Monday, November 25, 2013

Charles Robert Watkins

Intriguing memorial in burnished brass to a soldier who died in the Great War.

At the top we see the first and last letters of the Greek alphabet together with a laurel wreath.

Below these symbols is the text:
In Loving Memory of Charles Robert Watkins, born Sept 29th 1891, killed in action on the Belgian Frontier Feb 3rd 1915.  He, being made perfect in a short time, fulfilled a long time.

How should we decode this commemorative tablet?

The Greek letters represent Alpha and Omega, a symbol for the eternity of God.  Within this eternity is placed a laurel wreath, symbolic of victory.  The brass plaque is saying that the victorious death of Charles Watkins will be hallowed for all time.

The Belgian frontier in February 1915 was where the German Schlieffen Plan finally failed when confronted by the French army and the British Expeditionary Force – the date indicates that Charles Watkins was not a conscript but a volunteer.

The line of scripture (“He, being made perfect in a short time, fulfilled a long time”) is from the Apocrypha, a non-doctrinal book of the Bible.  It means that we should not judge the value of a person’s life by how long they have lived, but by how much virtue they have possessed.  Charles Watkins was so virtuous (so the memorial tells us) that he should be considered perfect.

There is no indication who commissioned this memorial but one supposes it was his parents (it could have been a wife, but a wife would presumably have chosen other qualities than virtuous perfection; it could have been a comrade, but the “perfection” descriptor seems too intimate for that).

“Perfection” is of course an ambiguous definition to make of a young man of 23.

Moral perfection?  Physical perfection?  Perfectly loyal?  Perfectly courageous?  Perfect as a fighter?  Perfect as a (perhaps sublimated) lover?

We don’t know – although perhaps he was all of these things.

There is also a hint of bitterness in the choice of religious text.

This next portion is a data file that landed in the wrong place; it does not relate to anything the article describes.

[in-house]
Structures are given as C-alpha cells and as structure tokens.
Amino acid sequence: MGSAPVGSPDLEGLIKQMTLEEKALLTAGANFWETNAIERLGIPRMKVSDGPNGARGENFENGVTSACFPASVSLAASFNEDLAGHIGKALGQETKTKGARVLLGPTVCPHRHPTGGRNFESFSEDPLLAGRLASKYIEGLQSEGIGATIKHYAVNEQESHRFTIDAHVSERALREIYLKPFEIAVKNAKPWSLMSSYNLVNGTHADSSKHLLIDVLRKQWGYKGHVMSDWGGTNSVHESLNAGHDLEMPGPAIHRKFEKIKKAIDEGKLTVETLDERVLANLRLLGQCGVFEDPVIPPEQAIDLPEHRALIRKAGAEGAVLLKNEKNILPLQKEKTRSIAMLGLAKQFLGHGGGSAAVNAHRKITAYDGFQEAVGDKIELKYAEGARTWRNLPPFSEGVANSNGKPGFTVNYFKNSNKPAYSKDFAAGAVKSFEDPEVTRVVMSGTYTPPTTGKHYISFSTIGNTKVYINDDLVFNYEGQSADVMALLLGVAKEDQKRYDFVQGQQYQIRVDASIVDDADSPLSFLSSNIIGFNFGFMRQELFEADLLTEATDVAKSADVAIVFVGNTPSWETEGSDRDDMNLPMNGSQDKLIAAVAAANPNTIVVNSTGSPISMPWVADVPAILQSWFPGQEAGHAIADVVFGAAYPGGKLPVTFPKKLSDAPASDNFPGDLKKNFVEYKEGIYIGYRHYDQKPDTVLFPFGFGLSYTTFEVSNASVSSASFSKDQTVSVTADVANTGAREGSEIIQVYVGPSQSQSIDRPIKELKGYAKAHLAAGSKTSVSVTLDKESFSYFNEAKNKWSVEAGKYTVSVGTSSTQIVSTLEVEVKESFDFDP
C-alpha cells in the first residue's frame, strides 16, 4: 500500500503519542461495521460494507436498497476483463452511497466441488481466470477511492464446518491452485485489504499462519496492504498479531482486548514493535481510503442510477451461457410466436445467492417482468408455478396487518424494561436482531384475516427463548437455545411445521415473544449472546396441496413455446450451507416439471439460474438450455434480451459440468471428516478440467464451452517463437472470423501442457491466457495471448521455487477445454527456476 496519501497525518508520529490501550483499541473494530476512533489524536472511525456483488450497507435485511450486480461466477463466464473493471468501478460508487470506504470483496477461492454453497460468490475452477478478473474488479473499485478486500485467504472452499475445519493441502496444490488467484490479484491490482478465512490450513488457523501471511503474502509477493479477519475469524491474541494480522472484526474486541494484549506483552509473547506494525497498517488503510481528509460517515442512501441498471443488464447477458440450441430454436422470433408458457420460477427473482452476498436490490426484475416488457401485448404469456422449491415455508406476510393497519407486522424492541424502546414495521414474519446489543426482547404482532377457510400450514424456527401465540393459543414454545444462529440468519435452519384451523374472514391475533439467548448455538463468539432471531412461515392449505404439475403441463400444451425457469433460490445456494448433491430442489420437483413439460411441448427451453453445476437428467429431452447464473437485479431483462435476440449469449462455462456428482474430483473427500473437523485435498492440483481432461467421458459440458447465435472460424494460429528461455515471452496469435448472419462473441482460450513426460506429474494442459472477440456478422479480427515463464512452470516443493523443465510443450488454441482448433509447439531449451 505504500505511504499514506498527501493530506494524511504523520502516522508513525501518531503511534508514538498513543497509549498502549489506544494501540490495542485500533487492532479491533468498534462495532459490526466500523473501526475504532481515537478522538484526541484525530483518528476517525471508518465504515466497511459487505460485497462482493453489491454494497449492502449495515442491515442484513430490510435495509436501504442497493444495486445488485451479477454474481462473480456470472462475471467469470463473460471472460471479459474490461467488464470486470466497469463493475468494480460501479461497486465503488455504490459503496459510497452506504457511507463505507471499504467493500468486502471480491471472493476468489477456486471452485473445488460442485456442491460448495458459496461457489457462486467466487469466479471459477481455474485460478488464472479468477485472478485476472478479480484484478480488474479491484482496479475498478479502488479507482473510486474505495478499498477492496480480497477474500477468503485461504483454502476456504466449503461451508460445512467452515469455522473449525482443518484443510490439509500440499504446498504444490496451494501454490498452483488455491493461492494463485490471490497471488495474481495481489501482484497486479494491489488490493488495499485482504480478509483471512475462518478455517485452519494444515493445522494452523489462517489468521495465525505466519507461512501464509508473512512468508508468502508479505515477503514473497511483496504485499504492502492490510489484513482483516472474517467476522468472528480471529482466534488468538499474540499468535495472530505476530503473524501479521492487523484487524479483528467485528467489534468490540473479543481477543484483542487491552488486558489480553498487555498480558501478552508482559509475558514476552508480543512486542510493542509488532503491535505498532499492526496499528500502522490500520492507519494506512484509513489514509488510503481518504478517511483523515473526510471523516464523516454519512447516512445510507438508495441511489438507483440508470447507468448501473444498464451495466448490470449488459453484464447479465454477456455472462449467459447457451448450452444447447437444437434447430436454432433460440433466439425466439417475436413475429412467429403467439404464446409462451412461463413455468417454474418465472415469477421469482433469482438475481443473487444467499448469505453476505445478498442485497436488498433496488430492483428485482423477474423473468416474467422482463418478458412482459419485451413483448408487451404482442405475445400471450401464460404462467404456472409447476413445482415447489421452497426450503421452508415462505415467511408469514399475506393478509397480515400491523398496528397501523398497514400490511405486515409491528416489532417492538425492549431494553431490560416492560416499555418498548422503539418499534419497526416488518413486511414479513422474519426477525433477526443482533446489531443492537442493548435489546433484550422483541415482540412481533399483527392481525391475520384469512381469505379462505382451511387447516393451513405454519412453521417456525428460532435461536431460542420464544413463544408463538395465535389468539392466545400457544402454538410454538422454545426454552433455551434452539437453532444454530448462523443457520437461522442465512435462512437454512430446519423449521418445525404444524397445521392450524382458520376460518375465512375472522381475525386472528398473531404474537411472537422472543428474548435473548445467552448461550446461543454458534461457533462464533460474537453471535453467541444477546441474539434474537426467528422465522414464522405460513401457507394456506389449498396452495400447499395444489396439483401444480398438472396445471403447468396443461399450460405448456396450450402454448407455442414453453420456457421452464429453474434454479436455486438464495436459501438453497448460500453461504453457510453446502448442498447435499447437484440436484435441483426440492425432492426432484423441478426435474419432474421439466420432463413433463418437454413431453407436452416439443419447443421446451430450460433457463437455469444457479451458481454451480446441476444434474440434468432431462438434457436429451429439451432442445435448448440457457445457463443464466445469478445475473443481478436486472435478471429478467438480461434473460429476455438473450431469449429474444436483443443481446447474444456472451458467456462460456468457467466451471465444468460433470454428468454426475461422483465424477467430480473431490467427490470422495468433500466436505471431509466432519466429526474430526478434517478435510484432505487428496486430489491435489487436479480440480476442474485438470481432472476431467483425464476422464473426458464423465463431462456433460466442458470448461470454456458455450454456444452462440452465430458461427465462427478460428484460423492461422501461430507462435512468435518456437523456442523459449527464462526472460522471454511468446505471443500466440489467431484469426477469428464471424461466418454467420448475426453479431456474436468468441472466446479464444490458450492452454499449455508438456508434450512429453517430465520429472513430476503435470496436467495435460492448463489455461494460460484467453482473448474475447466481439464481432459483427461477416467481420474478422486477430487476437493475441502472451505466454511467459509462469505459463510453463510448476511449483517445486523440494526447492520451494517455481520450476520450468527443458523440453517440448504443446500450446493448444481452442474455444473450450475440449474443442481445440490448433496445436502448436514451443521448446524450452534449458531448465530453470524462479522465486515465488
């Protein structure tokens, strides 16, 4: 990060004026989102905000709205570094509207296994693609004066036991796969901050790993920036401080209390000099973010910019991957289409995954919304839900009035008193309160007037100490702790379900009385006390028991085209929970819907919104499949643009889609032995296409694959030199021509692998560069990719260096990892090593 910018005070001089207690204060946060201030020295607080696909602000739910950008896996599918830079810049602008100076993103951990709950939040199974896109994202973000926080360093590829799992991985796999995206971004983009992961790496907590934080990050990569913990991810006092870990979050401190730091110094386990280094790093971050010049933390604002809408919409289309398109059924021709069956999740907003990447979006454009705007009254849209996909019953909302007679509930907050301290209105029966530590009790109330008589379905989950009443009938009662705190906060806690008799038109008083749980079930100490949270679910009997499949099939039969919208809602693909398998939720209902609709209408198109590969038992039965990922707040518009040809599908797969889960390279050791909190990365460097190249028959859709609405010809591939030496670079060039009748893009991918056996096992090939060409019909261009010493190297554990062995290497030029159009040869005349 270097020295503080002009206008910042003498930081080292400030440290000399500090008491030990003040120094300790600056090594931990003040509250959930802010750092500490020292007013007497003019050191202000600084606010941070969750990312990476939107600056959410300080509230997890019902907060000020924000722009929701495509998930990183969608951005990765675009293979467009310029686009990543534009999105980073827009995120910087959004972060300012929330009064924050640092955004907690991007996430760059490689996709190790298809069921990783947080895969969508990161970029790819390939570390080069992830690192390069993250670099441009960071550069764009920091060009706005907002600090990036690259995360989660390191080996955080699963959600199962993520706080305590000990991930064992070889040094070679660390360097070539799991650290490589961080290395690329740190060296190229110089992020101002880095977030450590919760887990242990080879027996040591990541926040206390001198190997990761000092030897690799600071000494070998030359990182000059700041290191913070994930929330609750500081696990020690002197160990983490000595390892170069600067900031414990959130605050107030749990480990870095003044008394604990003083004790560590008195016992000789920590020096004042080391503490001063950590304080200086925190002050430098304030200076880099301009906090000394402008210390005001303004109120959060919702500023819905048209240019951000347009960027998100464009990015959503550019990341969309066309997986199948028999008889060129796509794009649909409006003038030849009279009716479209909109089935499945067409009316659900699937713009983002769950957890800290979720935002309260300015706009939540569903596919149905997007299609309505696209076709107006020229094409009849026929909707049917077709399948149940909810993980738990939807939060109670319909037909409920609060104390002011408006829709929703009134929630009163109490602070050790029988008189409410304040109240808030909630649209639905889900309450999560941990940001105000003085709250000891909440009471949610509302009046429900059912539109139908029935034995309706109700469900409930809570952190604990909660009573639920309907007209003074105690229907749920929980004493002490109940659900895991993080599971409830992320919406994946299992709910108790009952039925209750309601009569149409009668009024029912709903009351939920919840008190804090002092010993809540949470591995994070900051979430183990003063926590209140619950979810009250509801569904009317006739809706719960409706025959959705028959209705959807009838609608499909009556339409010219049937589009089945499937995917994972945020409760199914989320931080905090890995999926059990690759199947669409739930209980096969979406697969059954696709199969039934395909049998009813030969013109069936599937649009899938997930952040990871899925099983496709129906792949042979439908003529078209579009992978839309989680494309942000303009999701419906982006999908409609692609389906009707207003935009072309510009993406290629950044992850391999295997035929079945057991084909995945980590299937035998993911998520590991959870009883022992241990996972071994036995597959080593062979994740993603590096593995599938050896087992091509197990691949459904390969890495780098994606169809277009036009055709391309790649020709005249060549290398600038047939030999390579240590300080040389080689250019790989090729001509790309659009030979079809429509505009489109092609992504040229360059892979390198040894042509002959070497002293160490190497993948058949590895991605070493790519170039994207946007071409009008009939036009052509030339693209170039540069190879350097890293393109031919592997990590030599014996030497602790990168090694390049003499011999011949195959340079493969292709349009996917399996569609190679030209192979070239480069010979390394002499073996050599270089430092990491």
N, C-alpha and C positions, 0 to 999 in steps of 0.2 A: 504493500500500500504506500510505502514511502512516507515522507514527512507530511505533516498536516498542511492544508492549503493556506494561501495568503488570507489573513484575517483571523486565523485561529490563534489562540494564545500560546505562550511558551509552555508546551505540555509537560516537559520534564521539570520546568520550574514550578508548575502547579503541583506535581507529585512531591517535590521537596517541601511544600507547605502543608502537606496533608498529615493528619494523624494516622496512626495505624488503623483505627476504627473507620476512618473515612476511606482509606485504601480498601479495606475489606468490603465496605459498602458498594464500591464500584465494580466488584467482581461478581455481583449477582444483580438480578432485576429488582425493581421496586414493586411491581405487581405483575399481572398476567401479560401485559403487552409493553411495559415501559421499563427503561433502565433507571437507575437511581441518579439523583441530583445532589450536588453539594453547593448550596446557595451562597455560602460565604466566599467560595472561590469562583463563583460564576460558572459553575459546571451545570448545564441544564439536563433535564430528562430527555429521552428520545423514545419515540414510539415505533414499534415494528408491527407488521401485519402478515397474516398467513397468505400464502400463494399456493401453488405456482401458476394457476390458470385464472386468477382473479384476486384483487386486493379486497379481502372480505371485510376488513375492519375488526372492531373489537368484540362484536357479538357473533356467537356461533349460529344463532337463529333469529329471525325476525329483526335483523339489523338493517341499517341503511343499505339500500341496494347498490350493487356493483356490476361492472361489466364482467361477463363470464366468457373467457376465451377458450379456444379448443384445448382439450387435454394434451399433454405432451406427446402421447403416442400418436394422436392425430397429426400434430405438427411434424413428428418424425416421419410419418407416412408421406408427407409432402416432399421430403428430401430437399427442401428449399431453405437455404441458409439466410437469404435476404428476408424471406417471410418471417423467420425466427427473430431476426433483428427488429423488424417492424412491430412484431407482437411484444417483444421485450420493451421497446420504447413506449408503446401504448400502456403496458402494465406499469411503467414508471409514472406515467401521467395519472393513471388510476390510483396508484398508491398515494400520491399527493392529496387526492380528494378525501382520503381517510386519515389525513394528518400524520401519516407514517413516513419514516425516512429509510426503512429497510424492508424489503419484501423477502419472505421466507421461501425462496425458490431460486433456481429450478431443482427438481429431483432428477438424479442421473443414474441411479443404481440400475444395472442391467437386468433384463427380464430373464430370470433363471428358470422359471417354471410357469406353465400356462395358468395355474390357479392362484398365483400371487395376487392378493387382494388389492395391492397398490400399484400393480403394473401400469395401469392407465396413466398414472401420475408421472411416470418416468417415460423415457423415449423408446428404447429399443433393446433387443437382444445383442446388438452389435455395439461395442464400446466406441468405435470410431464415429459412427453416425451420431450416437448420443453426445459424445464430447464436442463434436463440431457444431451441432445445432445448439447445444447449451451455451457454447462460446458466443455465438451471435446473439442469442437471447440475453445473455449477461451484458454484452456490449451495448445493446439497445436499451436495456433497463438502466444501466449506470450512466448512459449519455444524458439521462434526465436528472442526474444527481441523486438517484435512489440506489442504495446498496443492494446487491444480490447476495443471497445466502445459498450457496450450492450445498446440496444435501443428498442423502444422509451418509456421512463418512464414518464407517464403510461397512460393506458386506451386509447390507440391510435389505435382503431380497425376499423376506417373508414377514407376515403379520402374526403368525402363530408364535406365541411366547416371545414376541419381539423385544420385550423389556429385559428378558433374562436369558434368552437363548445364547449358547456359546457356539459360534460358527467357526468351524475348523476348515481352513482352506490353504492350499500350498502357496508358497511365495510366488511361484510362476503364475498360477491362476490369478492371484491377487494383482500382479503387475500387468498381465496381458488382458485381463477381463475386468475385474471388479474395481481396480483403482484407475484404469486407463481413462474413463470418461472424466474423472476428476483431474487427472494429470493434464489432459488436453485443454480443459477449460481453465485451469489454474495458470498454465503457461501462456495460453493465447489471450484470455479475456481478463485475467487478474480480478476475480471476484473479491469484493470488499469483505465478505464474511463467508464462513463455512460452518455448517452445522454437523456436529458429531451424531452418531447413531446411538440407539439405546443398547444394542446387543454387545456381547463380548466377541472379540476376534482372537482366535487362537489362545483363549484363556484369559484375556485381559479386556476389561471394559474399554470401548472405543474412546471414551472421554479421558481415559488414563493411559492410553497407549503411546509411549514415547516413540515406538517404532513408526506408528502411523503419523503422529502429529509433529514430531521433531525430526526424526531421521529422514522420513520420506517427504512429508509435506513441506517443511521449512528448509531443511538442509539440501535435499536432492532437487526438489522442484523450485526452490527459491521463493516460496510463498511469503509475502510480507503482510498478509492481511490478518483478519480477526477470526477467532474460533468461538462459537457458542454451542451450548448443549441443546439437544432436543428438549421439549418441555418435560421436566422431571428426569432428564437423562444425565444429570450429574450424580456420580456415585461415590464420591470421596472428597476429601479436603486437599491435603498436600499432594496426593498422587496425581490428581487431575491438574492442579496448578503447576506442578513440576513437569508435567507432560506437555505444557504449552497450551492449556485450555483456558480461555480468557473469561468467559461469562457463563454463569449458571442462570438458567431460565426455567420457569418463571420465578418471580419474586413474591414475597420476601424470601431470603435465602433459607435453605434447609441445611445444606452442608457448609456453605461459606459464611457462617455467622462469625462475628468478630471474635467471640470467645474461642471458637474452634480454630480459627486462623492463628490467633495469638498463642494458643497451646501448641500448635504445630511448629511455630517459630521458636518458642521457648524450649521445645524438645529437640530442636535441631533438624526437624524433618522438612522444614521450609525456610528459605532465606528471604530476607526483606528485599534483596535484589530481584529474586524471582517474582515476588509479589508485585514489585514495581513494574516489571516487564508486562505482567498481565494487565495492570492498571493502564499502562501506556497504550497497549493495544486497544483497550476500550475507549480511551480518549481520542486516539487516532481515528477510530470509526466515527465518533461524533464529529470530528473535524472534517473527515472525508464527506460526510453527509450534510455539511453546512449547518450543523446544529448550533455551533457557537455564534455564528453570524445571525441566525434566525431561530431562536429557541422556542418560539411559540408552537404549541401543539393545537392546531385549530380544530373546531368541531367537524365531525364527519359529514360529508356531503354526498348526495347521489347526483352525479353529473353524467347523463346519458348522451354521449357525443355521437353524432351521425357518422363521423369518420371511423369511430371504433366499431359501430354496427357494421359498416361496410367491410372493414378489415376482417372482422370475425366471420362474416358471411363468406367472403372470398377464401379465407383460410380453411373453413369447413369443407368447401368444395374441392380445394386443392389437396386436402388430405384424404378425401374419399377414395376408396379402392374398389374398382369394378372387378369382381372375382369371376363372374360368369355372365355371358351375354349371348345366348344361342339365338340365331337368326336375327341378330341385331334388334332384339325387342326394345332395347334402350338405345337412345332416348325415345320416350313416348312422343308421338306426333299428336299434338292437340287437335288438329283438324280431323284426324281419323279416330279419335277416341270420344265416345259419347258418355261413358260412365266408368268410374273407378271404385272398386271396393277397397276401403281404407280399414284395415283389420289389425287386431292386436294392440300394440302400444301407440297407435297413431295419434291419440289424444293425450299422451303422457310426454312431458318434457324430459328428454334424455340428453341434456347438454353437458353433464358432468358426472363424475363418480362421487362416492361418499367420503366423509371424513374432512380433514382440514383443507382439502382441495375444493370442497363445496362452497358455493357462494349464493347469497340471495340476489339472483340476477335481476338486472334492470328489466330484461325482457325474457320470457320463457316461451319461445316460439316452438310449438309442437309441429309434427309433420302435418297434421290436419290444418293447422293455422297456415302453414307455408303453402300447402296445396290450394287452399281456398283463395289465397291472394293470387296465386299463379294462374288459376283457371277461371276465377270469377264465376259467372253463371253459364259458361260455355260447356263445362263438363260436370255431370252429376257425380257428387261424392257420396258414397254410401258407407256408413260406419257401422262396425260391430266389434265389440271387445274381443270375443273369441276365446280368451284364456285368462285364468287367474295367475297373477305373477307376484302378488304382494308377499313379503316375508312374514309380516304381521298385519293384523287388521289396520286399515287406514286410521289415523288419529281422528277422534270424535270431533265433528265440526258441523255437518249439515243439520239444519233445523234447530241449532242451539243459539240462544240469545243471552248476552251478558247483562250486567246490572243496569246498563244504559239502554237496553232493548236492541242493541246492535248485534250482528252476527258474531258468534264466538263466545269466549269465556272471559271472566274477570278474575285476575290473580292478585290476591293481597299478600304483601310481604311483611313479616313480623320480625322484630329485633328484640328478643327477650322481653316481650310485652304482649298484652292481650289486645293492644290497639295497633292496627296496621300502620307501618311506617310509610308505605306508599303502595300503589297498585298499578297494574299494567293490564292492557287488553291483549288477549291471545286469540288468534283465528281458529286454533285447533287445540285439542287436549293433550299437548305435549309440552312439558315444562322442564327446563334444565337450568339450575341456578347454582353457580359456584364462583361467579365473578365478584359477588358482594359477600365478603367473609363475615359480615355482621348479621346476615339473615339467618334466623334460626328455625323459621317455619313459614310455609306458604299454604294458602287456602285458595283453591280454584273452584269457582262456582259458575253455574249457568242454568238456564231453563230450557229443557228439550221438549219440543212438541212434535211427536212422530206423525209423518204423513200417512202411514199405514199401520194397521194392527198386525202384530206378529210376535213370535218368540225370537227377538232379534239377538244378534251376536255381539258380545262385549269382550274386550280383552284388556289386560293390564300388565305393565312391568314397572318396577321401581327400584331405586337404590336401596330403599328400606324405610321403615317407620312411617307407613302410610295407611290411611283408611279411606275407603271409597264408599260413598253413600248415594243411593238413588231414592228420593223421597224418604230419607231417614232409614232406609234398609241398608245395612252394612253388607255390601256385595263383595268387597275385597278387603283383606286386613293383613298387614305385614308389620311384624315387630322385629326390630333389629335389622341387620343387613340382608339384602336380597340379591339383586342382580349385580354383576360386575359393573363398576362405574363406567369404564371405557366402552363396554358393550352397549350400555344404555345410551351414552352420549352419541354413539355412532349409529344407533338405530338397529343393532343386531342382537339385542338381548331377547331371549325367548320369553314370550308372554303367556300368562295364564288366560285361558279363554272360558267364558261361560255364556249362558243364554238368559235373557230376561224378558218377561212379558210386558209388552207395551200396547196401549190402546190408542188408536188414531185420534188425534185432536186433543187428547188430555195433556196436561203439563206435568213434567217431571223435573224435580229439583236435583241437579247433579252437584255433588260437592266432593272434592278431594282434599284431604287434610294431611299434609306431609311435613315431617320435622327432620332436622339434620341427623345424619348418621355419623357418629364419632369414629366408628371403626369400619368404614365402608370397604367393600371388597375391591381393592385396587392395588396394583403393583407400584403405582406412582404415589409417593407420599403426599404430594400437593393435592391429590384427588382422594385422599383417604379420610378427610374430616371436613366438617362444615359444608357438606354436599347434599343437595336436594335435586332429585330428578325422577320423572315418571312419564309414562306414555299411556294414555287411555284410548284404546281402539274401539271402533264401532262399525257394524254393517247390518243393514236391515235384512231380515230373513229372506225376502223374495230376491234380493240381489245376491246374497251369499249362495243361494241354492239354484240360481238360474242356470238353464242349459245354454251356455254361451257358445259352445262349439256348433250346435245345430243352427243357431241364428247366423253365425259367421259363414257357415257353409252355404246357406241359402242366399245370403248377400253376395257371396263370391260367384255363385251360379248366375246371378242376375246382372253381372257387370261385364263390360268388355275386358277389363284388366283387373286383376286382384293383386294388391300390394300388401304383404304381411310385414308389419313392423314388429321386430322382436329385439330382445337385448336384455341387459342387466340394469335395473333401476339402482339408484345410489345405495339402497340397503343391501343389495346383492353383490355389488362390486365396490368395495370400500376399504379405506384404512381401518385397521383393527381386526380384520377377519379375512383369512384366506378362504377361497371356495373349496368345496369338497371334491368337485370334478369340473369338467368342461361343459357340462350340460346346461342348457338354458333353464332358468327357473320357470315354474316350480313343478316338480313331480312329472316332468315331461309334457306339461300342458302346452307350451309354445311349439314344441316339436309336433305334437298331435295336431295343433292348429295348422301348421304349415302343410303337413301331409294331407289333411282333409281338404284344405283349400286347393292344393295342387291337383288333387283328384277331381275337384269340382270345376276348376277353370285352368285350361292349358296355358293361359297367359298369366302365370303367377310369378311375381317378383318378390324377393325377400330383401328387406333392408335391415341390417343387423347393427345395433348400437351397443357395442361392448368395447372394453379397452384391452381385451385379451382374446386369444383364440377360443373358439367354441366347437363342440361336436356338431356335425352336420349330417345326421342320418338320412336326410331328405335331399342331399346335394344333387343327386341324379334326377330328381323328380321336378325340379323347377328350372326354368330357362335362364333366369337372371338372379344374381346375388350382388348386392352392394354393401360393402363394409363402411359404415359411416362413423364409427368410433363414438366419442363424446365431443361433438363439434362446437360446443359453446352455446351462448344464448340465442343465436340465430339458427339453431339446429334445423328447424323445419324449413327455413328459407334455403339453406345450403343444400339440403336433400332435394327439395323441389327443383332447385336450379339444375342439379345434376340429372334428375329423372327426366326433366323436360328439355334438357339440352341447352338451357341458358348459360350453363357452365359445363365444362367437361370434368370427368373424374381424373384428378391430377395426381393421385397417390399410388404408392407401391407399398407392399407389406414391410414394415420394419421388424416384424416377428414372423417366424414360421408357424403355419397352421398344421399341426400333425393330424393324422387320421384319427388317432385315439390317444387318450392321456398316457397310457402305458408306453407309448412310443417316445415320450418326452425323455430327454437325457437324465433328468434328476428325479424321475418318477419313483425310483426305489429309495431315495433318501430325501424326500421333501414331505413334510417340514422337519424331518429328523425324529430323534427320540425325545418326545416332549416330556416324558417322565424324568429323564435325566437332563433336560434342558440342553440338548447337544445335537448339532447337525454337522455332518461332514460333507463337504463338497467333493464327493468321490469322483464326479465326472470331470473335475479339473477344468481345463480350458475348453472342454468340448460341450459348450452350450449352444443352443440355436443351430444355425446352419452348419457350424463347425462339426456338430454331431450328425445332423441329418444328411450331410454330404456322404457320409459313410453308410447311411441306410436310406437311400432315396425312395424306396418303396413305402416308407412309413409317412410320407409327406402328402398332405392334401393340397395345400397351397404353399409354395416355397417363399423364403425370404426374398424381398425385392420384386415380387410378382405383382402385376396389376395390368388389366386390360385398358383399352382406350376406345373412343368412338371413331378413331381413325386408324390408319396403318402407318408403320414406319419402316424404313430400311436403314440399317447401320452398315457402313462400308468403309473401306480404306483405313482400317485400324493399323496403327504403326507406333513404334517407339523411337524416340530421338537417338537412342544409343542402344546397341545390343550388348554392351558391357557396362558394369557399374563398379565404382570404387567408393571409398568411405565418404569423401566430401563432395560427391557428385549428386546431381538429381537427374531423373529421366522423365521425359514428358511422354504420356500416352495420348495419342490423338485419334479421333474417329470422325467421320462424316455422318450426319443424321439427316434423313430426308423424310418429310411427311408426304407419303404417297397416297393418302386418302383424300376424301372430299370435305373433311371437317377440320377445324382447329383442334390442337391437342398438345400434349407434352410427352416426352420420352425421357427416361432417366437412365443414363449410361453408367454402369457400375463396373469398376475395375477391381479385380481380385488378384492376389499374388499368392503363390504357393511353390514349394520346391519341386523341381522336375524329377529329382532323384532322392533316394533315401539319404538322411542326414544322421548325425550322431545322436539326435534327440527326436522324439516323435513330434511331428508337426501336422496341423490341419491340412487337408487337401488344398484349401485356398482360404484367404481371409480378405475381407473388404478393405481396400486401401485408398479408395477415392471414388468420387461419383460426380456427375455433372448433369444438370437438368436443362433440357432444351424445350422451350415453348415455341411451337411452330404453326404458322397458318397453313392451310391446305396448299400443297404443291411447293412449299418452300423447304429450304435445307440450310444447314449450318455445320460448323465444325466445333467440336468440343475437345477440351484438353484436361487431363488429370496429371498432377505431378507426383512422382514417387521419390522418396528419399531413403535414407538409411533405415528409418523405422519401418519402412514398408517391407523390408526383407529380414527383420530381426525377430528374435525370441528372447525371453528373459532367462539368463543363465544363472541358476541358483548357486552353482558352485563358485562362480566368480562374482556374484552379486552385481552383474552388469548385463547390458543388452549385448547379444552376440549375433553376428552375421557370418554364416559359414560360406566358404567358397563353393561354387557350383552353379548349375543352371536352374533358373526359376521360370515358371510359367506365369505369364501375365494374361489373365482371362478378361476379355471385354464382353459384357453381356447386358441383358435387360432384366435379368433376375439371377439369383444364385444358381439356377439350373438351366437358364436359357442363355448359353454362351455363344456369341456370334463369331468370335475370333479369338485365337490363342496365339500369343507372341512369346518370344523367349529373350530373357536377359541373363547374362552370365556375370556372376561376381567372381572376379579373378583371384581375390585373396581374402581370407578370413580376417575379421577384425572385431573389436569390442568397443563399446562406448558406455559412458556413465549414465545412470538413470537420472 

As the casualties mounted into hundreds of thousands there was a feeling that the best of the population was being slaughtered and that as a result the country would fall into the hands of the second-rate or third-rate (the cowards, the war profiteers, the pacifists, the disloyal, the communists, the foreign aliens, the likers of atonal music, the writers of defeatist poetry, the daubers of abstract paintings etc).

“He, being made perfect in a short time, fulfilled a long time” comes from the so-called Wisdom of Solomon.

The parents of Charles Watkins were obviously deeply religious to have chosen such an obscure quotation from the scriptures.  They did not choose one of the more traditional epitaphs.  Instead they went for a line from an eschatological sequence.

The section it is taken from goes on to say: “Thus the righteous that is dead shall condemn the ungodly who are living”.

And then it delivers a terrible warning about what is going to happen to the seditious elements of society:  “God shall laugh them to scorn; and they shall hereafter be a vile carcass, and a reproach among the dead for evermore. For He shall rend them and cast them down headlong, that they shall be speechless; and He shall shake them from the foundation; and they shall be utterly laid waste and be in sorrow, and their memorial shall perish.”

As an implicit curse against the filthy forces of modernism this seems fairly strong.

And as a curse it came to nothing, for as we know, the seditious elements of society have more or less triumphed in every sphere.

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